Technology 2 min read

New Robot Snake Could Help Solve Ocean Pollution Crisis

When you hear the term "envirotech", you probably think of something weird like a chip that injects plant cells in your veins. In fact, a Swiss company is using envirotech to develop a robotic snake that helps to clean up the ocean.

The new EPFL robot snake could help find pollution sources faster and more efficiently than any other means. |  Image via EPFL

The new EPFL robot snake could help find pollution sources faster and more efficiently than any other means. | Image via EPFL

Some of the biggest innovations in robotics have come from bio-inspired machines.

Bio-inspired machines mimic creatures or beings in real life. A great example is the new Rolls Royce robot bug that can crawl into and repair engines.

Bio-inspired machines pair perfectly with increasing ocean clean-up efforts. Along with the Ocean Cleanup project, there is also the Water Shark, which we’ve already showcased and discussed here.

But another tool — a bio-inspired robotic snake — hopes to make an even more considerable impact.

How This Bio-Inspired Robot Works

This portable robot snake reaches about 5-feet in length and can move fluidly in water.

Designed by the Swiss Federal Insitute of Technology (EFPL), the AmphiBot detects pollution in water. It then discovers the source of the pollutant so that specialists can stop and repair the source of pollution.

You can drop it in a difficult to navigate body of water and let it operate autonomously. Users can then identify the pollution source with data collected by the snake.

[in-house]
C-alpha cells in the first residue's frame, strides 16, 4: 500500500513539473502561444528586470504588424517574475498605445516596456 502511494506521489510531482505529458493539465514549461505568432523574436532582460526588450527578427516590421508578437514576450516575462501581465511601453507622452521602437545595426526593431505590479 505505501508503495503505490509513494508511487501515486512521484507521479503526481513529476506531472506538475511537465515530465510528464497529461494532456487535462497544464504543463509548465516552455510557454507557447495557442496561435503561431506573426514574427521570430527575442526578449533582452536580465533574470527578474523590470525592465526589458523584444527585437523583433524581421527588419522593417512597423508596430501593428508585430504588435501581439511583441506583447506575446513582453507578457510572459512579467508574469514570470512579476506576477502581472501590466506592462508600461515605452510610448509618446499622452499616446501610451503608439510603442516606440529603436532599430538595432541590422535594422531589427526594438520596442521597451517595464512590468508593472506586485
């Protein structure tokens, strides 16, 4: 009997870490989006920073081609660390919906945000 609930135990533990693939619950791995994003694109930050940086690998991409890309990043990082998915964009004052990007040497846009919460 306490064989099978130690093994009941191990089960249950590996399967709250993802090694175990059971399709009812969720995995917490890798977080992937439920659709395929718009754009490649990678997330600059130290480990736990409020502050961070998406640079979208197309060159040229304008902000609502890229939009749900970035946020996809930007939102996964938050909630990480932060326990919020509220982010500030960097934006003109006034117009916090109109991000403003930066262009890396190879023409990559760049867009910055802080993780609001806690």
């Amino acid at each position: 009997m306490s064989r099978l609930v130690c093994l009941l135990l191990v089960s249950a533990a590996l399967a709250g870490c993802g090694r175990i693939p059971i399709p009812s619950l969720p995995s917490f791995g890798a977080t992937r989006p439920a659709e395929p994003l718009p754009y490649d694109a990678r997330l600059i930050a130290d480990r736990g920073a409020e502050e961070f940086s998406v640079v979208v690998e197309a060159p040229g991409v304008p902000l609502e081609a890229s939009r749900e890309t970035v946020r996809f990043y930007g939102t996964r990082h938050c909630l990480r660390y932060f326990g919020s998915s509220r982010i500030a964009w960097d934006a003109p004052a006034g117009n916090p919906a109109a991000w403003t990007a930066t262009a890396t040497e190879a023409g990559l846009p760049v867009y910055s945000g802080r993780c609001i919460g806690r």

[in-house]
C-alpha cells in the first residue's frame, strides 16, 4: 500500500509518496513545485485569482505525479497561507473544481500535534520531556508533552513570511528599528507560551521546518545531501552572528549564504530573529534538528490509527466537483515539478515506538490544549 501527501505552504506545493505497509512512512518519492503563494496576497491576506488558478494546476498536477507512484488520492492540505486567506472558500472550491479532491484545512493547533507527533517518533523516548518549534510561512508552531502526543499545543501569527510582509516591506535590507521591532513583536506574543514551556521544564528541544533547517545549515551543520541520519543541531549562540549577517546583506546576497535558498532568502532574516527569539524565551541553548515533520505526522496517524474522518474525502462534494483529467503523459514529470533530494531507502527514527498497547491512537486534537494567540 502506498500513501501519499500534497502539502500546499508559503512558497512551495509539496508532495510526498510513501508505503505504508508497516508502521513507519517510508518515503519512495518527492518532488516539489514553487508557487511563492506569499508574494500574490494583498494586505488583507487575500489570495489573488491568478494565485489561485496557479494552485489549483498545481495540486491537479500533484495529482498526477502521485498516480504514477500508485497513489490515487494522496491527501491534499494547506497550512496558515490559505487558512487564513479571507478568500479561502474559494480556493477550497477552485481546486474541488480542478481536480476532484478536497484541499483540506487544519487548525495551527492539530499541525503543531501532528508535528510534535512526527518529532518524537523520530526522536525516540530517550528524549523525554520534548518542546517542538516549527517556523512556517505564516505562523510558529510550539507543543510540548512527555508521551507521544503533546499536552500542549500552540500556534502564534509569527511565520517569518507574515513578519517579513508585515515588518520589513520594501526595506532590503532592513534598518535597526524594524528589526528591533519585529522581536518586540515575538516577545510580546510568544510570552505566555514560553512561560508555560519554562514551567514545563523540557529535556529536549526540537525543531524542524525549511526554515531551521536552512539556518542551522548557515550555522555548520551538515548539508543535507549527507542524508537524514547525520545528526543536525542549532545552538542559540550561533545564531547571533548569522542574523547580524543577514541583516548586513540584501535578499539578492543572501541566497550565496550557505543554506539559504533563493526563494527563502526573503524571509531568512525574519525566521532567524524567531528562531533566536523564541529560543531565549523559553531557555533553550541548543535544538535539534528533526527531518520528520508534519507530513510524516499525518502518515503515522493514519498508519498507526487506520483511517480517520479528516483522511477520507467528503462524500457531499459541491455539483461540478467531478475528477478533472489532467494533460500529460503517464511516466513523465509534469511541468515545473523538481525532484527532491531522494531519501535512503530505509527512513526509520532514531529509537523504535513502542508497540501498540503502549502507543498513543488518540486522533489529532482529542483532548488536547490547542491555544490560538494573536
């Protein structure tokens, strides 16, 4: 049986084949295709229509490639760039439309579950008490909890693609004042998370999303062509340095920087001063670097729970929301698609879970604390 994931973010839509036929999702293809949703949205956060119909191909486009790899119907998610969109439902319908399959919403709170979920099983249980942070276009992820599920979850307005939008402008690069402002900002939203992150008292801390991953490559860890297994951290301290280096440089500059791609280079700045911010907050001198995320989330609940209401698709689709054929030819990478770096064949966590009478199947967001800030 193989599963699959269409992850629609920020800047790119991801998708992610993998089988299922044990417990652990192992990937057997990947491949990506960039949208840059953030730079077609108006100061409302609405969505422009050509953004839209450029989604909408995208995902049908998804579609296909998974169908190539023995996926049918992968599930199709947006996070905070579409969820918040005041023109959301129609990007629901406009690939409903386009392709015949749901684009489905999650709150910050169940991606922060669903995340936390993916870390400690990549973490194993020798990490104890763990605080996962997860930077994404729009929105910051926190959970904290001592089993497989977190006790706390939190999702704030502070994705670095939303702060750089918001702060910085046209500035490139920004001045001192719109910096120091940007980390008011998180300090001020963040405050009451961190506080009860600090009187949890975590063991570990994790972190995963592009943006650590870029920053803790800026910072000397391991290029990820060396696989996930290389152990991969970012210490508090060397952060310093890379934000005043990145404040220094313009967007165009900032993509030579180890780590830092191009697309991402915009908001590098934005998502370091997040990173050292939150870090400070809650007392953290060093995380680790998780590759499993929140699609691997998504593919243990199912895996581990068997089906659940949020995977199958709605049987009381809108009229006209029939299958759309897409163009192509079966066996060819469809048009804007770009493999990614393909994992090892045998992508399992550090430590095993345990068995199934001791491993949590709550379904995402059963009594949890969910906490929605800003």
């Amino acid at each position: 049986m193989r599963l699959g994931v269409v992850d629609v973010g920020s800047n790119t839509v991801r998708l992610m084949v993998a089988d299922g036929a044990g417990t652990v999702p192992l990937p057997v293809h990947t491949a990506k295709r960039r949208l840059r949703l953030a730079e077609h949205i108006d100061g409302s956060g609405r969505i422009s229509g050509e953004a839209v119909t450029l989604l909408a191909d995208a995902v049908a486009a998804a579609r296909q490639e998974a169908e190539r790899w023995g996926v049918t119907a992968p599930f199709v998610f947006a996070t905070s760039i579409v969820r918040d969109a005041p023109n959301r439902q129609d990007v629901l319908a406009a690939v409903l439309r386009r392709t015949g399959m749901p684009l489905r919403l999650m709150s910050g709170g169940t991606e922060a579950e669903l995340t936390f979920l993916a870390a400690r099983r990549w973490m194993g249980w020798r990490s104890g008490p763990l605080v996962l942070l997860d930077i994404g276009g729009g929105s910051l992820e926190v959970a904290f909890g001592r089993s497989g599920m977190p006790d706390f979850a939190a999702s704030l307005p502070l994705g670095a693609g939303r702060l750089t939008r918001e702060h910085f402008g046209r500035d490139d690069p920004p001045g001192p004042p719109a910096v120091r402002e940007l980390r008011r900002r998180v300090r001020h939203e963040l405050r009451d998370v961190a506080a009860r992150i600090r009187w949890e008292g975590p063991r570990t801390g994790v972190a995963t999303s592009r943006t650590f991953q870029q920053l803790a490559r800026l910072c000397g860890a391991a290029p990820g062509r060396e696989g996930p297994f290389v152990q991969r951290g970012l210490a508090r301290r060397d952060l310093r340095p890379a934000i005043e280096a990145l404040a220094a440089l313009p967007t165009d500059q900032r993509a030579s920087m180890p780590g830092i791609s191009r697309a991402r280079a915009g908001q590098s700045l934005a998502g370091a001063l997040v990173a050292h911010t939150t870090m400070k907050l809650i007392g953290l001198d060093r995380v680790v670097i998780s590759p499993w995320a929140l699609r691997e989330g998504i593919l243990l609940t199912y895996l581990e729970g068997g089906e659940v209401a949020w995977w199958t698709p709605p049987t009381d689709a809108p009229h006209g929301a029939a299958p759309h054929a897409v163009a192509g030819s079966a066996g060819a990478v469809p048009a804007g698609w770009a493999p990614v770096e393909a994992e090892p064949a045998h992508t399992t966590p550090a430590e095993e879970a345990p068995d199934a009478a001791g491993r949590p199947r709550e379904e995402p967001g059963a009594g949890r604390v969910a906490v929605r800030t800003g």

The envirotech bot is made entirely of 3D-printed materials and sends data back in real-time. Due to the different sensors in each segment, it is totally modular. This means that each AmphiBot can be adapted to your needs.

The sensors identify key aspects of pollution including the conductivity, acidity, and temperature of the surrounding water.

Researchers hope to augment the envirotech to detect heavy metals, too.

The AmphiBot is actually one of many amphibious robots from EFPL. | Science DIrect

Drawing Inspiration From Nature

The AmphiBot isn’t the only robot from EPFL. In fact, they have many bio-inspired robots for all different purposes. While some meet the same criteria as the AmphiBot, others serve different needs.

For instance, they previously designed a rehabilitation robot to serve disabled persons undergoing physical therapy.

Their quadruped lineup, named after cats like the Cheetah and Lynx, also test the limits of robotics. At the moment, their Cheetah-cub quadruped is the fastest quadruped in its weight class.

What other species do you think envirotech scientists should take inspiration from?

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Juliet Childers

Content Specialist and EDGY OG with a (mostly) healthy obsession with video games. She covers Industry buzz including VR/AR, content marketing, cybersecurity, AI, and many more.

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